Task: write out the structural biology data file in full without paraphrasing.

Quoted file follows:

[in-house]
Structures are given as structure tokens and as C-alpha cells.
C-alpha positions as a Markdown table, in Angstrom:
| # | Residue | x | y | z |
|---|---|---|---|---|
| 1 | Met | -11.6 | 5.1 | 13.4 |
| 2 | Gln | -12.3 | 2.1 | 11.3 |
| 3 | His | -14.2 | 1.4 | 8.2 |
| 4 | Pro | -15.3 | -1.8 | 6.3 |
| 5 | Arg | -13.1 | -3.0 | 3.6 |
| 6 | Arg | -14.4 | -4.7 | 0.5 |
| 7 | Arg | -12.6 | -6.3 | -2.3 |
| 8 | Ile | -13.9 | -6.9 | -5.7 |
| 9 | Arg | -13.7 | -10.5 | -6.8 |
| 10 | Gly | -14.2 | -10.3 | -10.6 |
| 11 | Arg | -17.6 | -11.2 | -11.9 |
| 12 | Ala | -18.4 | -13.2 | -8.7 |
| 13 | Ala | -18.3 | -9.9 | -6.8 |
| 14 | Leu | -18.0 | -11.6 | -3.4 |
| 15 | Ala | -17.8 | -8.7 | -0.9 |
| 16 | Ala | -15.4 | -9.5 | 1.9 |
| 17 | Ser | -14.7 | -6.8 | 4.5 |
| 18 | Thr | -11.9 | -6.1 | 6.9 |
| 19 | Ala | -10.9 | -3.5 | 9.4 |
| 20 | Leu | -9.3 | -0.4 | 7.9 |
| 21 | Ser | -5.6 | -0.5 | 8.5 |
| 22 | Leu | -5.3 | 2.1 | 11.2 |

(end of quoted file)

[in-house]
Structures are given as structure tokens and as C-alpha cells.
C-alpha positions as a Markdown table, in Angstrom:
| # | Residue | x | y | z |
|---|---|---|---|---|
| 1 | Met | -11.6 | 5.1 | 13.4 |
| 2 | Gln | -12.3 | 2.1 | 11.3 |
| 3 | His | -14.2 | 1.4 | 8.2 |
| 4 | Pro | -15.3 | -1.8 | 6.3 |
| 5 | Arg | -13.1 | -3.0 | 3.6 |
| 6 | Arg | -14.4 | -4.7 | 0.5 |
| 7 | Arg | -12.6 | -6.3 | -2.3 |
| 8 | Ile | -13.9 | -6.9 | -5.7 |
| 9 | Arg | -13.7 | -10.5 | -6.8 |
| 10 | Gly | -14.2 | -10.3 | -10.6 |
| 11 | Arg | -17.6 | -11.2 | -11.9 |
| 12 | Ala | -18.4 | -13.2 | -8.7 |
| 13 | Ala | -18.3 | -9.9 | -6.8 |
| 14 | Leu | -18.0 | -11.6 | -3.4 |
| 15 | Ala | -17.8 | -8.7 | -0.9 |
| 16 | Ala | -15.4 | -9.5 | 1.9 |
| 17 | Ser | -14.7 | -6.8 | 4.5 |
| 18 | Thr | -11.9 | -6.1 | 6.9 |
| 19 | Ala | -10.9 | -3.5 | 9.4 |
| 20 | Leu | -9.3 | -0.4 | 7.9 |
| 21 | Ser | -5.6 | -0.5 | 8.5 |
| 22 | Leu | -5.3 | 2.1 | 11.2 |